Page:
A new contract with the Portland police union
The City of Portland and the Portland Police Association announced yesterday that they’ve negotiated a new contract. Both parties seem pleased with their agreement, which means that the average Portland resident has cause for concern. City commissioners will hear public comment during three upcoming events:
- an information session hosted by the city’s lead negotiator and a member of the city attorney’s office tomorrow, Thursday, February 10
- a city council hearing on February 17
- the final vote at a city council meeting on February 24
Portland residents should certainly take these opportunities to voice concerns. However, given the vocal support the contract has already received from Police Commissioner Ted Wheeler (who also holds the position of mayor), Commissioner Mingus Mapps, and Commissioner Dan Ryan, the City of Portland will likely ratify the contract as it stands. Three commissioners constitute a majority for Portland’s tiny city council. PPA’s membership will vote on the contract, likely later today.
The contract and documentation on the negotiation process is pretty hard to follow, but Alex Zielinski has written a break-down of what’s in the contract worth reading. The shortest summary is that little has changed in the expectations that the City of Portland has for its police officers. The new contract is based on the previous contract and contains similar flaws. Most community requests for changing how the Portland Police Bureau operates, including feedback gathered by Wheeler and Commissioner Jo Ann Hardesty at listening sessions in 2019, did not affect negotiations. Negotiations were also conducted through closed-door mediation, meaning that this week is the first time Portland residents are learning about the contents of the new contract.
The timing of this new contract drives home the power of the police union in so many different ways:
- Today is the fifth anniversary of the murder of 17-year-old Quanice Hayes by Portland Police Officer Andrew Hearst. Over the past five years, the City of Portland attempted to blame Hayes and his family for Hayes’ death, failed to discipline Hearst in any way, and ultimately paid over $2 million to Hayes’ family to end a lawsuit without admitting blame.
- Less than a month ago, the City of Portland released PPB training materials that include White supremacist memes. The materials also instructed officers to target protestors carrying cameras and used images of people of color exclusively to depict PPB’s opponents.
- Just before those materials became available, the quarterly Compliance Officer and Community Liaison report was released. This report is required by the U.S. Department of Justice’s consent decree against the Portland Police Bureau. It stated that the City of Portland and PPB remain out of compliance with the decree. One of the main concerns listed by the report was the City of Portland’s complete failure to hold officers accountable for violence towards protestors. Lawyers from the DOJ chastised both the City Attorney’s office and PPB for failing to turn over the above-mentioned training materials previously, as required by the settlement.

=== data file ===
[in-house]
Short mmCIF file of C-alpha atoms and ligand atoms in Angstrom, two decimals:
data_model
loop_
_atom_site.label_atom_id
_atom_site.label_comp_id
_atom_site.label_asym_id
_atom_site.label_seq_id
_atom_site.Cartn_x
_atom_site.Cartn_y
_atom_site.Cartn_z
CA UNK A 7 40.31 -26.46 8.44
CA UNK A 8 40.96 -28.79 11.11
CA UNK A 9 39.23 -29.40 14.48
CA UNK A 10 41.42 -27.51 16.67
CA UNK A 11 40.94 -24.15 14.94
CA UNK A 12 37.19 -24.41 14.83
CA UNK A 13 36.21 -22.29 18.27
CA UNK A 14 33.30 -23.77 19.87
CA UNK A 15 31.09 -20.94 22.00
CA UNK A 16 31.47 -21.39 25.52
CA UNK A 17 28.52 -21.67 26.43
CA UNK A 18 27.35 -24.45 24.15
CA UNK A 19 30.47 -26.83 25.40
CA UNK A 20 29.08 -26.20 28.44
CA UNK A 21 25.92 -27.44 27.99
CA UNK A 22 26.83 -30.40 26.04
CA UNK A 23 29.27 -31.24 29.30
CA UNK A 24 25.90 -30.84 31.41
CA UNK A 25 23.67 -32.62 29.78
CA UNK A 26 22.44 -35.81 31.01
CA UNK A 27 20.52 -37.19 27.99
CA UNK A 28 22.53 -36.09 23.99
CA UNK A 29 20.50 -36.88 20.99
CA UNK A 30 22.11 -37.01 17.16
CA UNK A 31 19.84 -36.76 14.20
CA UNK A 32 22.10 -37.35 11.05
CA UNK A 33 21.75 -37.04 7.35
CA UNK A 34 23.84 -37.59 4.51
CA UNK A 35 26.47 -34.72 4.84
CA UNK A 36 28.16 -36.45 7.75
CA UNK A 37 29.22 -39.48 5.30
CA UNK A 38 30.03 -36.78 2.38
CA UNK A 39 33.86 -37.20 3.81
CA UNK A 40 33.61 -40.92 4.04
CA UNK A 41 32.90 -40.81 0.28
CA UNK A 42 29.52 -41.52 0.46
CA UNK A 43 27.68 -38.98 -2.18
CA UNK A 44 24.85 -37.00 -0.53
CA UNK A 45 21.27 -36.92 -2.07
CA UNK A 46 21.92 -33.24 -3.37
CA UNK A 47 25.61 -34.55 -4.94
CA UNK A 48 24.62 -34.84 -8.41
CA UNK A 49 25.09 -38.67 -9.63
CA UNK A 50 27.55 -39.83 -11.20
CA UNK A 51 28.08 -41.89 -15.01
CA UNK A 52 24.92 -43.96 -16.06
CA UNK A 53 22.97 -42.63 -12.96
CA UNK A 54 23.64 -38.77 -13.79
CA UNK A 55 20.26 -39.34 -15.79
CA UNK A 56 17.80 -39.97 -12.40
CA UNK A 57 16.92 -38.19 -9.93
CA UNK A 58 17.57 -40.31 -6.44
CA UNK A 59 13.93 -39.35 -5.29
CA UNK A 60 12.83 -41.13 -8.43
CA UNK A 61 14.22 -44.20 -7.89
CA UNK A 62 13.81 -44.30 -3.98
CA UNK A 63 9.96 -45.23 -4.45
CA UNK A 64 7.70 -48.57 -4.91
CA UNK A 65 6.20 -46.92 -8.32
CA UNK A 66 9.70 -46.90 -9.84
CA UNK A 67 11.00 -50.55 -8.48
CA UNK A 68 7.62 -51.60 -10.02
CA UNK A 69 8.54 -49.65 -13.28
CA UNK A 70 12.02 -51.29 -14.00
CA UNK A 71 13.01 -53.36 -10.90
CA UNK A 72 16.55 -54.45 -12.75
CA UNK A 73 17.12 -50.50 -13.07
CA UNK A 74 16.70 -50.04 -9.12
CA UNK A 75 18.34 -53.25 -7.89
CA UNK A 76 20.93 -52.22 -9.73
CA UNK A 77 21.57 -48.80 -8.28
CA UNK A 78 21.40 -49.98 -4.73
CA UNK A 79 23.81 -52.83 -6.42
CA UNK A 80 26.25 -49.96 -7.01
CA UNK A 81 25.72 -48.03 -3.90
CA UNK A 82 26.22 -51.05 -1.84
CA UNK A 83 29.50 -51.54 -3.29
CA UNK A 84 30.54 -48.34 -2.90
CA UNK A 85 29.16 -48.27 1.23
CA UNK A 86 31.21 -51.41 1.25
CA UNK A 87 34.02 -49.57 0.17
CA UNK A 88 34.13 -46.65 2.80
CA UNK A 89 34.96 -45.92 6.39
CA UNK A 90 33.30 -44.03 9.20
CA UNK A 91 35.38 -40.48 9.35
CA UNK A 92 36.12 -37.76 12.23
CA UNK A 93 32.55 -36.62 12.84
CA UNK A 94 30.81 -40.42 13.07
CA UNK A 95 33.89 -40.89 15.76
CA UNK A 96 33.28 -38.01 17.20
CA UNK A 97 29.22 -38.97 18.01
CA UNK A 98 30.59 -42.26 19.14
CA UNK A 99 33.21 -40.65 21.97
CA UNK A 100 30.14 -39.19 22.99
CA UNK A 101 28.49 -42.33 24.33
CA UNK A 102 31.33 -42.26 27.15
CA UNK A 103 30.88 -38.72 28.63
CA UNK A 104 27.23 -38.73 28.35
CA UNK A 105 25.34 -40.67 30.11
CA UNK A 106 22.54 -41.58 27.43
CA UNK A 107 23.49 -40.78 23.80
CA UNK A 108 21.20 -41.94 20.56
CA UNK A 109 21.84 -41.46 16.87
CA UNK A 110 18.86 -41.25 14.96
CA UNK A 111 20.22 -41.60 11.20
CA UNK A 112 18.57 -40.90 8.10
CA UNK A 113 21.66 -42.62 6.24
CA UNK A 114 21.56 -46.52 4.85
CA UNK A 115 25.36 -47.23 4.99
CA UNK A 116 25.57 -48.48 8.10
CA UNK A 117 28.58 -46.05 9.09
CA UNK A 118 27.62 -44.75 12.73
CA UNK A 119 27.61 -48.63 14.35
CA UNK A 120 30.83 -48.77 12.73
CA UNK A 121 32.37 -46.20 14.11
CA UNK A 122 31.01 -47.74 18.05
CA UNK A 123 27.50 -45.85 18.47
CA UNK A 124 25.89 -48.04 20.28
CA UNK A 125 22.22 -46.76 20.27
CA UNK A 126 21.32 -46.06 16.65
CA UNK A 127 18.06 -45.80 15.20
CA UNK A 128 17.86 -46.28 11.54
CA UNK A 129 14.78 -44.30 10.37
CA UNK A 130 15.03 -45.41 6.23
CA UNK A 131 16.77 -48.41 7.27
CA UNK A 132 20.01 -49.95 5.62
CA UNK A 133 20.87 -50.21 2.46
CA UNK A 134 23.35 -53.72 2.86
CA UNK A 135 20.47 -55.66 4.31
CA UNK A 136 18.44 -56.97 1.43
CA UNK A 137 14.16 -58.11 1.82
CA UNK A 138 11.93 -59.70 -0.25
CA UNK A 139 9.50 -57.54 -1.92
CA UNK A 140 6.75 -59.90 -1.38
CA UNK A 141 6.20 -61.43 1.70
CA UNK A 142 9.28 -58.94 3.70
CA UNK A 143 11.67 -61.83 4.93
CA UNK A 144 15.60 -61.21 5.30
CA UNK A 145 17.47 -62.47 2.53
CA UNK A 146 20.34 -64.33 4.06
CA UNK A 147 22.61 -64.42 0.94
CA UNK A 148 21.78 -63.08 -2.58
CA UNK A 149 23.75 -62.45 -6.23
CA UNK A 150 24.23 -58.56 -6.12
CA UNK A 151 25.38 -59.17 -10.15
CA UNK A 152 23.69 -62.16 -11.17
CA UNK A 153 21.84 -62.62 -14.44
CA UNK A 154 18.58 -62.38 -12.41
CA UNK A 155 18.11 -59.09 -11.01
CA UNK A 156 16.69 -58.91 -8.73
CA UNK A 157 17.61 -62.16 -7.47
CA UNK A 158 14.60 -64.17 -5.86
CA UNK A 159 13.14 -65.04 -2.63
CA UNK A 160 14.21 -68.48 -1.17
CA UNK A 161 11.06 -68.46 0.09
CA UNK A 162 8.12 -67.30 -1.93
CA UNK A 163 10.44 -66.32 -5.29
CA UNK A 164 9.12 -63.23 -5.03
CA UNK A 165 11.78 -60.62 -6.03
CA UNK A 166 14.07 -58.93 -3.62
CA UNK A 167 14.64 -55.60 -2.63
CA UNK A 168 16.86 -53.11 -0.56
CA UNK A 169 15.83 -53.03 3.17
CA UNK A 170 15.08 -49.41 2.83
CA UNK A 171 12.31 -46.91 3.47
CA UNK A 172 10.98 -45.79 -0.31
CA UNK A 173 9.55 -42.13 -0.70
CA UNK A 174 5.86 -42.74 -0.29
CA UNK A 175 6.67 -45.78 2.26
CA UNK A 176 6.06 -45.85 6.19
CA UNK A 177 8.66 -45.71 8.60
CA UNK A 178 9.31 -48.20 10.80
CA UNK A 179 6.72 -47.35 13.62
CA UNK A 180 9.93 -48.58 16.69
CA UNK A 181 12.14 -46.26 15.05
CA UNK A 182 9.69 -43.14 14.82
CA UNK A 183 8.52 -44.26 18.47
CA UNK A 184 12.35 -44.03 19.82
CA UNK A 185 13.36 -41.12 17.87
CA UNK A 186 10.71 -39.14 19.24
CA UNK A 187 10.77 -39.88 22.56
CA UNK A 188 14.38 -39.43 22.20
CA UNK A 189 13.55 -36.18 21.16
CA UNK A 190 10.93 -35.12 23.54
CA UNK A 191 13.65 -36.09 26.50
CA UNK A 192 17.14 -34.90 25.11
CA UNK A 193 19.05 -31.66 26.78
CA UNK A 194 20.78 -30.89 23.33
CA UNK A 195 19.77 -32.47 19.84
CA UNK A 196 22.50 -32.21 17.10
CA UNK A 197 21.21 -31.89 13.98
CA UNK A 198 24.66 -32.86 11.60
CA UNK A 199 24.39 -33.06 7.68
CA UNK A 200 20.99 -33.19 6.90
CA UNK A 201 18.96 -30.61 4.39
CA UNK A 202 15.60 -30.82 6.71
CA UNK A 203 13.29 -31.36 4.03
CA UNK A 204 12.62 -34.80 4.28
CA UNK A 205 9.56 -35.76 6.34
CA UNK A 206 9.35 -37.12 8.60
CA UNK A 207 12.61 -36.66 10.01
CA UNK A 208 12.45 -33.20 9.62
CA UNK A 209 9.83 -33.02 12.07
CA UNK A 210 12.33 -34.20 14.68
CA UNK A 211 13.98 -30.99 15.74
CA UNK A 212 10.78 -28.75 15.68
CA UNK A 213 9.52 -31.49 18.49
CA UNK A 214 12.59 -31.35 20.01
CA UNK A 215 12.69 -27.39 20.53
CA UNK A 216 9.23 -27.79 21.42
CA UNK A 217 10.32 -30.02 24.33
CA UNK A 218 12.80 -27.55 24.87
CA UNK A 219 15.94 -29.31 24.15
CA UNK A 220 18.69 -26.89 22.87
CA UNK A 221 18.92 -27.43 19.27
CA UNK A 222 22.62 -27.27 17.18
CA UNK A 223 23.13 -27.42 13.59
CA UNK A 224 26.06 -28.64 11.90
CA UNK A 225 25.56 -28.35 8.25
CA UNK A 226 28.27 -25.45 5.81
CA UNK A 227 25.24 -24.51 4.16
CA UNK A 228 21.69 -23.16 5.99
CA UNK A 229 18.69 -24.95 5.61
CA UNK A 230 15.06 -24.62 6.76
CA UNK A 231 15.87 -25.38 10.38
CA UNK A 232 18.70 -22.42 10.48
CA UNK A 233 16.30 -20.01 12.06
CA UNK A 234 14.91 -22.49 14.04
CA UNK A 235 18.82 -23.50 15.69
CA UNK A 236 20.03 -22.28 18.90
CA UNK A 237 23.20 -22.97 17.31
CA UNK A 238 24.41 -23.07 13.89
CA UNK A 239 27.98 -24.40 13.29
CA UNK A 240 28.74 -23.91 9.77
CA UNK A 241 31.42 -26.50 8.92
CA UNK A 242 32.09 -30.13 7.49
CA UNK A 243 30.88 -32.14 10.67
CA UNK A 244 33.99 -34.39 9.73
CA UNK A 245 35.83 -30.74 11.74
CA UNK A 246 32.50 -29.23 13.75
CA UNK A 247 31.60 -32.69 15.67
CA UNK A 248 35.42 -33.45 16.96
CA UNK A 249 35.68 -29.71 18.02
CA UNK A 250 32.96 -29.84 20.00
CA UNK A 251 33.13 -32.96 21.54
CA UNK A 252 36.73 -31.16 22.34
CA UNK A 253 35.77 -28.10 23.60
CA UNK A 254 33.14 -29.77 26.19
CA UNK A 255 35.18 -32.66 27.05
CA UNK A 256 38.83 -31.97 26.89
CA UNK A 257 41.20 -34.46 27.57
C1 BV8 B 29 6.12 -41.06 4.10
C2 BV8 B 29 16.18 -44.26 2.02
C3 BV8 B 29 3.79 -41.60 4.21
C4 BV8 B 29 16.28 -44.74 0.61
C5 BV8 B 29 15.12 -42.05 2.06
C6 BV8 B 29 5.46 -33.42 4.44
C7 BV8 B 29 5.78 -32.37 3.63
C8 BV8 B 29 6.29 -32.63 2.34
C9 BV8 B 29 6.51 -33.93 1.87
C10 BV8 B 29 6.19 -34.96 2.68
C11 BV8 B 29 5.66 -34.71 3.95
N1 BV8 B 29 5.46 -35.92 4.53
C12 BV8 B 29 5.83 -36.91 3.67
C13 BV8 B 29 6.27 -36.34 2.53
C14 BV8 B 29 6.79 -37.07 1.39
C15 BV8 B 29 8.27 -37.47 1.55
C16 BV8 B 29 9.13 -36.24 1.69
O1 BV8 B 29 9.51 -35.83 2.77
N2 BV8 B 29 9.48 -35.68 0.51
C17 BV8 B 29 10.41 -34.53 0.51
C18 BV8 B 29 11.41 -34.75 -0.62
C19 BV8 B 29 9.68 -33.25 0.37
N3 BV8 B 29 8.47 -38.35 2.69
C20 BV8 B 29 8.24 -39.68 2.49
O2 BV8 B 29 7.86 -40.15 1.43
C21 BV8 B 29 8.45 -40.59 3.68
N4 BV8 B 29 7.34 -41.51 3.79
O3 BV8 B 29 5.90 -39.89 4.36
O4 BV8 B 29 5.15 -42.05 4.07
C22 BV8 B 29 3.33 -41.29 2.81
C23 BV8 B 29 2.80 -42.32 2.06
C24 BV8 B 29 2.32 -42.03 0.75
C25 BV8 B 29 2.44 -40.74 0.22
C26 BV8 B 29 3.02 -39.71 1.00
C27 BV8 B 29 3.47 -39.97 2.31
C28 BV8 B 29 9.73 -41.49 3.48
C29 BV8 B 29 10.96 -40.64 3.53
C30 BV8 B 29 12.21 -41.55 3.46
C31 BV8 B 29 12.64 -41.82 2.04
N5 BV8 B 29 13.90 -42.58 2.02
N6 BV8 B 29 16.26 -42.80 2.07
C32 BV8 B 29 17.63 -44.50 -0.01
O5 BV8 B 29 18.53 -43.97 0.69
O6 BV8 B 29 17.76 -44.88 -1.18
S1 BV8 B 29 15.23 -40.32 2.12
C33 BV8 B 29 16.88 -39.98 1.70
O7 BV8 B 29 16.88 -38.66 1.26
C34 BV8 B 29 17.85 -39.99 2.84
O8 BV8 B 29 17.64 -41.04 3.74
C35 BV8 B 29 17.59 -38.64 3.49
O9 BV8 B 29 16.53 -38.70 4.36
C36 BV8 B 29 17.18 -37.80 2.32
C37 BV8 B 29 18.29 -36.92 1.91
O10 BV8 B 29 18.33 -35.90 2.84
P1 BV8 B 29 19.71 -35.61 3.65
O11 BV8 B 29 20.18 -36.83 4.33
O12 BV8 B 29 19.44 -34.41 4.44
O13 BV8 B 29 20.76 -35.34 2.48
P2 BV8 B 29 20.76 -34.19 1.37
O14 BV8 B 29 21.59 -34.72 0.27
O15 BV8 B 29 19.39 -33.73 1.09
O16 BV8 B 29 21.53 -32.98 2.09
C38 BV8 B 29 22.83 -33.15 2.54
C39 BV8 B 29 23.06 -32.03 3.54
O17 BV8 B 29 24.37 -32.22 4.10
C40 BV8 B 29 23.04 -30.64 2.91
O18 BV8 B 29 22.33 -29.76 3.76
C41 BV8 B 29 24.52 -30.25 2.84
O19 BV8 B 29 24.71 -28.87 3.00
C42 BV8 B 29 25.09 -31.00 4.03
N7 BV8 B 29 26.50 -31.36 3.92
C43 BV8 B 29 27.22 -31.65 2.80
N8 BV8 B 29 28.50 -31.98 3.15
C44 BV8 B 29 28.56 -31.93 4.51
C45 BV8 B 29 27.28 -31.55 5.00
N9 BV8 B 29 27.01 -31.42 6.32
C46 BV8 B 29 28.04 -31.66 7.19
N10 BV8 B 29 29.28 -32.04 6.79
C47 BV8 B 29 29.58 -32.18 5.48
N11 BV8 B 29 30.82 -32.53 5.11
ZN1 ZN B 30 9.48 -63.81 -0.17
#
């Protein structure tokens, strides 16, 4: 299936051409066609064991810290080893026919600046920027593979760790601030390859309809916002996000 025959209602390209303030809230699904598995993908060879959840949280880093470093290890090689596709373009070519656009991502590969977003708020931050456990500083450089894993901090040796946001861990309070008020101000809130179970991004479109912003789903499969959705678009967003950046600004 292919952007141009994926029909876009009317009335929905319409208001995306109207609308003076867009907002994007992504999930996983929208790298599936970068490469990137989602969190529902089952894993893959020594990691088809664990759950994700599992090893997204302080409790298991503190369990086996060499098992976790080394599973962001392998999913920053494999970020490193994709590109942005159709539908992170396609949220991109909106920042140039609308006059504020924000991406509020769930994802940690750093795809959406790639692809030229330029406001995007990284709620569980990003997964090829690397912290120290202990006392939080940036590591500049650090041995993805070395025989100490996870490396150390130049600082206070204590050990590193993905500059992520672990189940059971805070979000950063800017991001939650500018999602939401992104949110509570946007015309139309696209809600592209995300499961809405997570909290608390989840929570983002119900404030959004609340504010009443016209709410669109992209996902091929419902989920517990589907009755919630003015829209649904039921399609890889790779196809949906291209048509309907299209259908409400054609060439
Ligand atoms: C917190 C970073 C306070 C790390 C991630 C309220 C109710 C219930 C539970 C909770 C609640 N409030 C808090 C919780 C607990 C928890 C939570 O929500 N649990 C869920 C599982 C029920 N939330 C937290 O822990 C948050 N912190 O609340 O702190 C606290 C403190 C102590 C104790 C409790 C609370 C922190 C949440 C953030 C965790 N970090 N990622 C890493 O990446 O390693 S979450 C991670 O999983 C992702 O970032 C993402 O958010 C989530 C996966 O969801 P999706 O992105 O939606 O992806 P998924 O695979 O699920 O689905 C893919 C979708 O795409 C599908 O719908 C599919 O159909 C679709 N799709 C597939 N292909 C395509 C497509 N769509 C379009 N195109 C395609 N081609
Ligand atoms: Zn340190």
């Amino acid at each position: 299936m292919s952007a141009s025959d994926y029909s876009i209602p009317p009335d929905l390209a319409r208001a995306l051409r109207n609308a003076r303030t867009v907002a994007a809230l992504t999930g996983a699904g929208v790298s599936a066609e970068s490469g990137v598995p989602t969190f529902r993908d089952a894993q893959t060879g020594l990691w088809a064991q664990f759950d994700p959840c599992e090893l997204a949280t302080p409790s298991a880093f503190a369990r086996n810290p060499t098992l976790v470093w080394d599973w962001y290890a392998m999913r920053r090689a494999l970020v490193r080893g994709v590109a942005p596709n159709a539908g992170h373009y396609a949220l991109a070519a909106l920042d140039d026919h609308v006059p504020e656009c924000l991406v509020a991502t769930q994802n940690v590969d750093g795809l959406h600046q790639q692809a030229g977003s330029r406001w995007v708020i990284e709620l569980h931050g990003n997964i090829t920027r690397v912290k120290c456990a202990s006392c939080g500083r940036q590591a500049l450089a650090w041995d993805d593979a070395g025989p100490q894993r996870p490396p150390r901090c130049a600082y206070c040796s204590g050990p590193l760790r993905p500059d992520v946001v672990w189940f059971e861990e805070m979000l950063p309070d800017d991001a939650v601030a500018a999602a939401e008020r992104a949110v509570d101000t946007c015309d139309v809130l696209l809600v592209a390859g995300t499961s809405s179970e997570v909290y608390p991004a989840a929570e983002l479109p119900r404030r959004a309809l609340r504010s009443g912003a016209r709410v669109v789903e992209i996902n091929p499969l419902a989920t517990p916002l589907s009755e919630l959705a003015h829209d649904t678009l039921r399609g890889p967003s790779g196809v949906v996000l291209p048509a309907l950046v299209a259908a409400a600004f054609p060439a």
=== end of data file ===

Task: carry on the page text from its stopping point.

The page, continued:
- Portland City Auditor Mary Hull Caballero announced that the city auditor’s office was refusing to manage the new Independent Police Review board passed by voters in 2020 due to the city council’s failure to budget for adequate staffing. Hull Caballero also made clear that the new IPR board will not be functional before 2025, despite city commissioners previously suggesting the board would be up and running in late 2022.
- The City of Portland is currently lobbying the Oregon State Legislature to remove recently enacted constraints on police use of chemical weapons, munitions, and other violent tactics against protestors. House Bill 4131, if passed, would once again legalize the strategies that the DOJ pointed to as one of the reasons PPB failed its most recent compliance review.
- Members of other unions with City of Portland contracts are scheduled to go on strike starting tomorrow at 9:00 a.m. over a cost-of-living increase that would not even keep up with inflation. The City of Portland has offered those workers a 5% pay raise and a one-time payment of $3,000. In comparison, under their new contract, PPB officers will receive an immediate bonus of $5,000 plus another bonus of $2,000 in 2024, as well as multiple raise increases based on specific skills and certifications ranging from 2 to 5% which appear to be stackable. Police officers are already among the highest paid City of Portland employees, with some officers earning six figures annually just from their overtime.
These examples are just that — examples of the problems with Portland’s police force. There are far more, from PPB and PPA’s targeting of a city commissioner to a recent evaluation of political and racial biases within the bureau. Covering them all would require more than a digest.
The new contract between PPA and the City of Portland is nothing more than a stamp of approval on the violent behavior of the Portland Police Bureau without guaranteeing even basic levels of service for Portland residents. It is guaranteed to cost the city far more than just what is budgeted in terms of salary increases — the contract essentially guarantees that the city will face more lawsuits from PPB’s victims as well as the expense of dealing with the DOJ’s settlement for years to come. And it is guaranteed this contract will cost the residents of Portland more abuse, more violence, and more lives.